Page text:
If you follow real estate at all, you know that there are 3 pricing indexes that get quoted fairly regularly – S&P Case Shiller, FHFA, and Corelogic HPI. Are they good for tracking home prices as a buyer or seller? My belief is no – a professional Realtor is your best option. All of these indices are flawed from what they track, to the timeframe in which they use to track data, to what their data sources encompass, to how much weight is given to price points and to what areas are used to gain their pricing policies. Why is this important to know you may ask? Well, it is where your clients, sphere, and potential clients hear in the media about housing prices. You need to be able to speak intelligently about them and convey the true story about housing prices. By doing so, you will position yourself as a trusted resource in real estate by providing value to those whom you know. Now, let’s take a closer look at each pricing model so you can give the right advice when you are helping a client buy or sell a house.
Here is what you may not realize about the S&P/Case Shiller Home Price Index:
- The index was developed for Wall Street to hedge the housing market, not as a monthly consumer metric
- Based on a 3 month moving window of closed sales which washes out the annual seasons in housing
- Lags contract signing dates by 5-7 months
- Translation: Q1 2011 report = Q3 2010 Contracts
- Based on prices, not sales activity where sales activity may be trending
- Comprised on single family sales only. Excludes: condos, co-ops and new development sales
- Only represents 20 cities nationwide
- Washington DC covers a large area of which includes:
- Calvert, MD
- Charles, MD;
- Frederick, MD
- Clarke, VA
- But these areas also included:
- Warren, VA
- Jefferson, WV
This is NOT what most readers of the Washington, DC data understand the coverage area to be.
The CSI reported with a two-month lag and is based on three months of data.
- For example, data released in January 2011 was for the three months ended November 2010 (November, October, and September 2010).
Understanding the FHFA HPI:
- The House Price Index is based on transactions involving conforming, conventional mortgages purchased or securitized by Fannie Mae or Freddie Mac – only. All mortgage transactions on single-family properties are included – refinances included but no condos, coops or multifamily are considered.
- Conventional mortgages are those that are neither insured nor guaranteed by the FHA, VA or other federal government entities.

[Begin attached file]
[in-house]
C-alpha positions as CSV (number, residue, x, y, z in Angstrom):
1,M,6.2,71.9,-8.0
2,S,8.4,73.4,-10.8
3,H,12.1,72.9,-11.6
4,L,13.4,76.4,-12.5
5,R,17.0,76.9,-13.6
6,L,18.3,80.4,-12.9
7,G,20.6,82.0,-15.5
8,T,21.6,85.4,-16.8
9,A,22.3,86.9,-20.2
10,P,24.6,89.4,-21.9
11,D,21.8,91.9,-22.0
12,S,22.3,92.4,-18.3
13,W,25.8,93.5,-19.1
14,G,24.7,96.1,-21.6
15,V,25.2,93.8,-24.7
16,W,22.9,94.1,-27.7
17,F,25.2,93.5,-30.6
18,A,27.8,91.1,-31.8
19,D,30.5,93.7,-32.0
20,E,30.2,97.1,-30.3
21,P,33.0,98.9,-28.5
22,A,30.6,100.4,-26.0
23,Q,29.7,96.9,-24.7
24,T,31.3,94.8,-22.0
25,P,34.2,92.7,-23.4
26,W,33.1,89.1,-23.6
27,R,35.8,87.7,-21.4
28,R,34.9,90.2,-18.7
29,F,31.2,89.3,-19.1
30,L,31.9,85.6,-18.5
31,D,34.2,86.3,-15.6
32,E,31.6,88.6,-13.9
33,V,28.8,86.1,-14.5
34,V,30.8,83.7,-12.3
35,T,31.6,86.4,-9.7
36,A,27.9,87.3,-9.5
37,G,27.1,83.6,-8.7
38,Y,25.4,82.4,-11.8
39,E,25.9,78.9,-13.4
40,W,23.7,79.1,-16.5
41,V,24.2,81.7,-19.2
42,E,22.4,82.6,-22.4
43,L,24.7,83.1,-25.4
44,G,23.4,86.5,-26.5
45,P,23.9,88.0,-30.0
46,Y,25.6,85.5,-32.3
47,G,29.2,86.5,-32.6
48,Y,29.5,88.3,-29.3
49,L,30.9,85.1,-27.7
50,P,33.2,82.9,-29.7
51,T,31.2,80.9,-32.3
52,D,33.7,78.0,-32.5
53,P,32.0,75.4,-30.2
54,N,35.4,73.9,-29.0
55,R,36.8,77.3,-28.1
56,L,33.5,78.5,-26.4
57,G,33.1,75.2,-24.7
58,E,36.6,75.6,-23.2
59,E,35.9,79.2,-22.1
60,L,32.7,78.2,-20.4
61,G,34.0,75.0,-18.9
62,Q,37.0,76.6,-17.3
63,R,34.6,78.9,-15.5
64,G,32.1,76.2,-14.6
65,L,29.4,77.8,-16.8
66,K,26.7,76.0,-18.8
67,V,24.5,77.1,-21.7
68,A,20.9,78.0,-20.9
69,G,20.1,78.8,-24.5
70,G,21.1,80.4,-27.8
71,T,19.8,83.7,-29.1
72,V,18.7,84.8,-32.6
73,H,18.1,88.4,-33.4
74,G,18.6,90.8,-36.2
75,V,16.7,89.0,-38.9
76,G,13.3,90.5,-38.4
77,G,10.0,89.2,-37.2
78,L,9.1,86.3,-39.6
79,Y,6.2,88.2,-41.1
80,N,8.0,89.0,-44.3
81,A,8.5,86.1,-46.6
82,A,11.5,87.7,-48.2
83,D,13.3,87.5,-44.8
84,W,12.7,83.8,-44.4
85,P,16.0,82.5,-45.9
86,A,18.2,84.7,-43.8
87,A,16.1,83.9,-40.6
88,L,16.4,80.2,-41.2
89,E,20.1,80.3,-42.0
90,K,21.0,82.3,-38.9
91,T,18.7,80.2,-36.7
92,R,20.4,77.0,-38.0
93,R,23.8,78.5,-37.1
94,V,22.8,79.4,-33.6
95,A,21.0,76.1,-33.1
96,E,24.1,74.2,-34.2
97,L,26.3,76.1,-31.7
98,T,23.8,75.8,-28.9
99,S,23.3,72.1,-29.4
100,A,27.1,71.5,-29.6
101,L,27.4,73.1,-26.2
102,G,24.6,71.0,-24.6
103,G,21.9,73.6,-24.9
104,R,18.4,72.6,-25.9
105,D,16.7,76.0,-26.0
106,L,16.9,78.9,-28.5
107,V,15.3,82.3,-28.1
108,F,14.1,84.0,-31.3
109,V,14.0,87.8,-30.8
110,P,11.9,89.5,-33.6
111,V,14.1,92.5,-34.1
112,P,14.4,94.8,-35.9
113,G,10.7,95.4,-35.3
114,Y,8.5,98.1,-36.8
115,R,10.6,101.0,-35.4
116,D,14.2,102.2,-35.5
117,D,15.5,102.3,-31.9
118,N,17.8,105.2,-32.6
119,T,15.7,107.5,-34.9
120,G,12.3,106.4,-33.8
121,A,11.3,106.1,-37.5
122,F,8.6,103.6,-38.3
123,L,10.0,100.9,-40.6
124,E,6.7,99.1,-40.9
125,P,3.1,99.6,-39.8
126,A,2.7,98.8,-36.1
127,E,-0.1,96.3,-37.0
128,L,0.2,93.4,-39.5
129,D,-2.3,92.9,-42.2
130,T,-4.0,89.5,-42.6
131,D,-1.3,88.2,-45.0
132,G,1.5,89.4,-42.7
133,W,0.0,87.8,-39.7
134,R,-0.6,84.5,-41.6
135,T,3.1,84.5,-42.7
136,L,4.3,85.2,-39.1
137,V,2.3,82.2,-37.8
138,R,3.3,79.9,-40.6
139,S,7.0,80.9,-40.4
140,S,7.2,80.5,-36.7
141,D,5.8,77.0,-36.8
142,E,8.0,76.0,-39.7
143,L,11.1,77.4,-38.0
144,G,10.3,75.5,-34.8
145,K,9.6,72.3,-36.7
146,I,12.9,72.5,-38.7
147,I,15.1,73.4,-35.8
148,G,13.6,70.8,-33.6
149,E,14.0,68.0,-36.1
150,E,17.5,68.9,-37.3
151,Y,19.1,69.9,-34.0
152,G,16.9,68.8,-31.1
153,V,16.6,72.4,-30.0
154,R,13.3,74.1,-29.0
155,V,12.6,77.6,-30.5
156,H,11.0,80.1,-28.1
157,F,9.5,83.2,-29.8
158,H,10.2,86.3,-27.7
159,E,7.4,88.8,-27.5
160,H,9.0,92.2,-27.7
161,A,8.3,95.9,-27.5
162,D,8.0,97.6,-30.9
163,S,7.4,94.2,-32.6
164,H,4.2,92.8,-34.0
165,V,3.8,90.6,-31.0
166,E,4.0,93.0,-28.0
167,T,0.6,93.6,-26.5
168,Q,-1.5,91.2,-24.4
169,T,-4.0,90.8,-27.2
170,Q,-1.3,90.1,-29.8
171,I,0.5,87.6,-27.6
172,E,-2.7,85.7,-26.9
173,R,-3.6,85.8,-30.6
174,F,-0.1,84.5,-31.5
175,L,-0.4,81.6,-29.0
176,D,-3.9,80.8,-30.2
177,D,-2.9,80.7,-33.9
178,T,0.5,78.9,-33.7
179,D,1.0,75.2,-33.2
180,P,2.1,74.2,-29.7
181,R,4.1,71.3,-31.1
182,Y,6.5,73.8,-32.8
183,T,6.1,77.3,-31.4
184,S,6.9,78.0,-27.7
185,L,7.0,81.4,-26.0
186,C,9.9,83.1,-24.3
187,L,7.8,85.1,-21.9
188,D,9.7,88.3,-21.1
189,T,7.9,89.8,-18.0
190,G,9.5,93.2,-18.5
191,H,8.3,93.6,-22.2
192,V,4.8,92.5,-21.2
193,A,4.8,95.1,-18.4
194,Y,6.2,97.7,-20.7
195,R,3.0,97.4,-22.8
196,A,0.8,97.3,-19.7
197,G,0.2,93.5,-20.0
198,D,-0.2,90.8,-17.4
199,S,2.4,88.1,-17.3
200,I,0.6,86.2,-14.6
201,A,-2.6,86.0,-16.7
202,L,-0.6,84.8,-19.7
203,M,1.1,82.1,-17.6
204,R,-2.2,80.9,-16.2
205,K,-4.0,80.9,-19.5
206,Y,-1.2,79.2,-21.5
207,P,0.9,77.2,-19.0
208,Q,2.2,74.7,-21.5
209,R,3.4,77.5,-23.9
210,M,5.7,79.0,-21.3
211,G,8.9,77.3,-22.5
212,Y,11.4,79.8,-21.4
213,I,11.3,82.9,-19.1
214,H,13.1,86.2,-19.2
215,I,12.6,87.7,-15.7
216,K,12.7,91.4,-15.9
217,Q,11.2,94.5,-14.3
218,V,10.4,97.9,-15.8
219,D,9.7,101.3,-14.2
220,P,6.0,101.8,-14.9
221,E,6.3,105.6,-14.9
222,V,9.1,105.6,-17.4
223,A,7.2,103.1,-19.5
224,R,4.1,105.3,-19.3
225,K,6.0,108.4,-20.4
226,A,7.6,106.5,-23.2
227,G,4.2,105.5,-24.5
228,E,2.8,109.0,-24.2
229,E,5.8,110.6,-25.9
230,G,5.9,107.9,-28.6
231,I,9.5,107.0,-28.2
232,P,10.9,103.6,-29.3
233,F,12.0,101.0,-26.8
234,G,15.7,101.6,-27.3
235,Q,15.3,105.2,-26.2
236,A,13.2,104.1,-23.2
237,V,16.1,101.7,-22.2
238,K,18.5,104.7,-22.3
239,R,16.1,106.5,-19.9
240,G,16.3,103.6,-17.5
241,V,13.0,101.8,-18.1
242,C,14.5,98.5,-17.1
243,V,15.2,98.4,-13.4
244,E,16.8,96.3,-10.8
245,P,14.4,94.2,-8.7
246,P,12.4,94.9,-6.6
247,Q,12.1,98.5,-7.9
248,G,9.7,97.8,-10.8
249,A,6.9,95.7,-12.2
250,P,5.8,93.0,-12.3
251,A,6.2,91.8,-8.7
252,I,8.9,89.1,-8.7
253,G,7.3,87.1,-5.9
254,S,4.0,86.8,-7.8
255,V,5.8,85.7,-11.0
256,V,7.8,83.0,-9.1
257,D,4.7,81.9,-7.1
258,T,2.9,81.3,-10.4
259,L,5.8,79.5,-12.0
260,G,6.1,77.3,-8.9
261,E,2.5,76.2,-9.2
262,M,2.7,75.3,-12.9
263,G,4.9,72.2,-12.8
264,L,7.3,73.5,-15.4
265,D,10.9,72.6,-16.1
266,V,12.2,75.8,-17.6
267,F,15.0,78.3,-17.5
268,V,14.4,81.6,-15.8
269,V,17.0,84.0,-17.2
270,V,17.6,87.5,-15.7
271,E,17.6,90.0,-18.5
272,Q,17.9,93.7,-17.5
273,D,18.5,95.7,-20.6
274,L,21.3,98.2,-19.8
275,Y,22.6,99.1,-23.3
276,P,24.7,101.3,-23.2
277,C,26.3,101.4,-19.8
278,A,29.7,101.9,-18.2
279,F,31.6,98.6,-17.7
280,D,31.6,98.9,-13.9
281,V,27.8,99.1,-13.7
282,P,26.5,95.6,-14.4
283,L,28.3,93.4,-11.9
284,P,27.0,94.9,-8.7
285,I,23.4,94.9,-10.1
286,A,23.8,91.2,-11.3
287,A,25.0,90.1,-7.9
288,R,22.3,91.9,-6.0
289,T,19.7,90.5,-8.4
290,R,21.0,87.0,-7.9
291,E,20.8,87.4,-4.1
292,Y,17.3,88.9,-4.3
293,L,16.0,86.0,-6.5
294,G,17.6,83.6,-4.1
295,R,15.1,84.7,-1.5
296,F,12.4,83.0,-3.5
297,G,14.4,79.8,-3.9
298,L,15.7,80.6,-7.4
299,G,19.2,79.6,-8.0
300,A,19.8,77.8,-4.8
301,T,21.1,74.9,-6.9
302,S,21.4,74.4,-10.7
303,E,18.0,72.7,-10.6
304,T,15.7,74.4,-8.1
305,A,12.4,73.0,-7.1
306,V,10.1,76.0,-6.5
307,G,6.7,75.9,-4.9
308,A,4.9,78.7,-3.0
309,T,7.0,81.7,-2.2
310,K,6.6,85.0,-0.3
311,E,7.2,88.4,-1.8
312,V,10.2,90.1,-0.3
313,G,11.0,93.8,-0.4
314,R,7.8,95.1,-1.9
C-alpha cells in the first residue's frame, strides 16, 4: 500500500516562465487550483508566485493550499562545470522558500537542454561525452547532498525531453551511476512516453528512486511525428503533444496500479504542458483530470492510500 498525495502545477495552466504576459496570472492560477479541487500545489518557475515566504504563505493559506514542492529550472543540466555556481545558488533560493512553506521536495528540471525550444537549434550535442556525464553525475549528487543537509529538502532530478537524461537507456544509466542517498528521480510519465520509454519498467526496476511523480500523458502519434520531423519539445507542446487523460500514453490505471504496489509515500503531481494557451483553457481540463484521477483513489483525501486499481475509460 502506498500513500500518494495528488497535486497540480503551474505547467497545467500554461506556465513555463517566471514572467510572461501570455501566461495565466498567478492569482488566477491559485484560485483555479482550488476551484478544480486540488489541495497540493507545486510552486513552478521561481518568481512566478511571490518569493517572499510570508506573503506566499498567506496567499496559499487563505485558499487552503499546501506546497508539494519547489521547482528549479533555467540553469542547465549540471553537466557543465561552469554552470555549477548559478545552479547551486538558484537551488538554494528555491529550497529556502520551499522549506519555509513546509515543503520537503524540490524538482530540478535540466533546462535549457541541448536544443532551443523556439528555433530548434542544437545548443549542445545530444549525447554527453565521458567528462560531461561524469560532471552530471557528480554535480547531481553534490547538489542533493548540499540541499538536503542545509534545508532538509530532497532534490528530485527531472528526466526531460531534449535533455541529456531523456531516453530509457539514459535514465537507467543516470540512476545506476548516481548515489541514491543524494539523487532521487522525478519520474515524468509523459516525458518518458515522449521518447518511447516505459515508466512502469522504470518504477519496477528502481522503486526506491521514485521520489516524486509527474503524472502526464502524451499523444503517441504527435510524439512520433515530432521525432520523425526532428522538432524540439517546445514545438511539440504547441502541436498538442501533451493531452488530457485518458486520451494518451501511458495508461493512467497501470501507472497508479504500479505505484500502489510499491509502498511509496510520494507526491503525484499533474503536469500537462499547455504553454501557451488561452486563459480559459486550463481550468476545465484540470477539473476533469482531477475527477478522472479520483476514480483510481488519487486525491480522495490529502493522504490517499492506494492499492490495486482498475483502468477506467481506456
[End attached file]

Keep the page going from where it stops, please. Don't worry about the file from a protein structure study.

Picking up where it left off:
- The HPI is a weighted, repeat-sales index, meaning that it measures average price changes in repeat sales or refinancing on the same properties.
- A full release is provided every three months – not exactly timely.
- The HPI includes indexes for all nine Census Divisions, the 50 states and the District of Columbia.
The best of the rest – CoreLogic.
The CoreLogic HPI provides a multi-tier market evaluation based on price, time between sales, property type, loan type (conforming vs. nonconforming), and distressed sales. The CoreLogic HPI is a repeat-sales index that tracks increases and decreases in sales prices for the same homes over time, which provides a more accurate “constant-quality” view of pricing trends than basing analysis on all home sales. The CoreLogic HPI provides the most comprehensive set of a monthly home price indices and median sales prices available covering
- 6,507 ZIP codes - 58 percent of total U.S. population
- 611 Core Based Statistical Areas - 86 percent of total U.S. population
- 1,119 counties - 83 percent of total U.S. population and
- Located in all 50 states and the District of Columbia.
The CoreLogic HPI is published on approximately a 5 week lag from the end of the data collection period.
How does the FHFA HPI differ from the S&P/Case-Shiller Home Price indexes?
- The S&P/Case-Shiller indexes only use purchase prices in index calibration, while the all-transactions FHFA HPI also includes refinance appraisals.
- FHFA’s valuation data are derived from conforming, conventional mortgages provided by Fannie Mae and Freddie Mac. The S&P/Case-Shiller indexes use information obtained from county assessor and recorder offices.
- The S&P/Case-Shiller indexes are value-weighted, meaning that price trends for more expensive homes have greater influence on estimated price changes than other homes. FHA’s index weights price trends equally for all properties.
- The geographic coverage of the indexes differs. The S&P/Case-Shiller National Home Price Index, for example, does not have valuation data from 13 states. FHA’s U.S. index is calculated using data from all states.
As you can see, it is nowhere near how we value properties but it is where most of Americans get the idea of housing values. We have more accurate, up-to-date information that we can provide clients. Let your clients know why these indexes are made available – CSI, for Wall Street and hedge funds; FHFA HPI, to track valuations on Freddie and Fannie products to assess risk; and lastly, CoreLogic’s HPI, for banks to assess risk when lending money. None of them are used to determine the value of a home when selling or buying – let others know the facts and become a source for valuable real estate information. Get it? Got it? Good!
Now, go sell something!